There's a bunch of confused people who think, because the yen is going down and the Nikkei is going up, the Japanese economy is on the mend.
They are completely wrong.
Japanese exports to China and to the entire world are crashing.
In November they were down 14.5%; in December, 15.8% to ¥906 billion. Worst hit were cars, trucks, and parts (-47.5%), machinery (-22.2%), and electrical machinery, which includes tech products like semiconductors (-16.8%). Imports from China edged down by 2.1% to ¥1.24 trillion. And the trade deficit jumped by 76.8%.
This debacle is unrelated to the strength of the yen. It’s caused by the deteriorating relationship between two of the world’s largest trading partners.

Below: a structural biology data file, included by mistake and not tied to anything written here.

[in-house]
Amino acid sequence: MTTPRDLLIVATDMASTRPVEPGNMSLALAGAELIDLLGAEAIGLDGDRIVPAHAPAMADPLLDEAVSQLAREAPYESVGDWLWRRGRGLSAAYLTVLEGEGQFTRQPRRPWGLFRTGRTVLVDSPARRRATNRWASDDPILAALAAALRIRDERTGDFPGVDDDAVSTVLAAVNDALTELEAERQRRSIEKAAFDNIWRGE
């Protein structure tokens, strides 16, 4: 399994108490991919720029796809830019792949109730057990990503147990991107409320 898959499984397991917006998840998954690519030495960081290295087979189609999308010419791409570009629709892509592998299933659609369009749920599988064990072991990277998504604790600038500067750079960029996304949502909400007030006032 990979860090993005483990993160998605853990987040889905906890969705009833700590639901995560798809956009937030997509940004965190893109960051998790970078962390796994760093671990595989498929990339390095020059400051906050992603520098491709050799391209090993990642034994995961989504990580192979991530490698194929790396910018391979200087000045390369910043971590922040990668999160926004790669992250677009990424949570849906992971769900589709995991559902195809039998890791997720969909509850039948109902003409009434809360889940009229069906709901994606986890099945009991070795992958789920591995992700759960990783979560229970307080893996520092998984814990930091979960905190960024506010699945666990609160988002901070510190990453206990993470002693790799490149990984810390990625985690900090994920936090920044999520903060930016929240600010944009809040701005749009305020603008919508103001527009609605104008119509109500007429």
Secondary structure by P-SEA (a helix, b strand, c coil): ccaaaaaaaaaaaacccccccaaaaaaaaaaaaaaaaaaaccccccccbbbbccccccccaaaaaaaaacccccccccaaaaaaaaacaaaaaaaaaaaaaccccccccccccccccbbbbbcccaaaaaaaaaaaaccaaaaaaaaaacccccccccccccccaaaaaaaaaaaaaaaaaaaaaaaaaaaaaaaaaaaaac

And, folks, that's not all good about the yen decline. In fact, it couldn't be worse.
Knocking the yen off its lofty perch—it’s down 11% against the dollar and 15% against the euro since November—won’t have much impact. In that respect, Abe’s cure won’t work.
Then there’s Europe. In December, exports skidded by 12.3% to ¥561 billion, after having plunged 20% in November. To Germany, which now may be in a recession, they declined by 9.2%, to the UK by 10.2%, to France by 16.8%, to Spain by 26.2%, and to Italy by 28.2%.
Read more at Zerohedge.
Not just Japanese trade, but world trade is in serious trouble. How does that bode for export driven economies?
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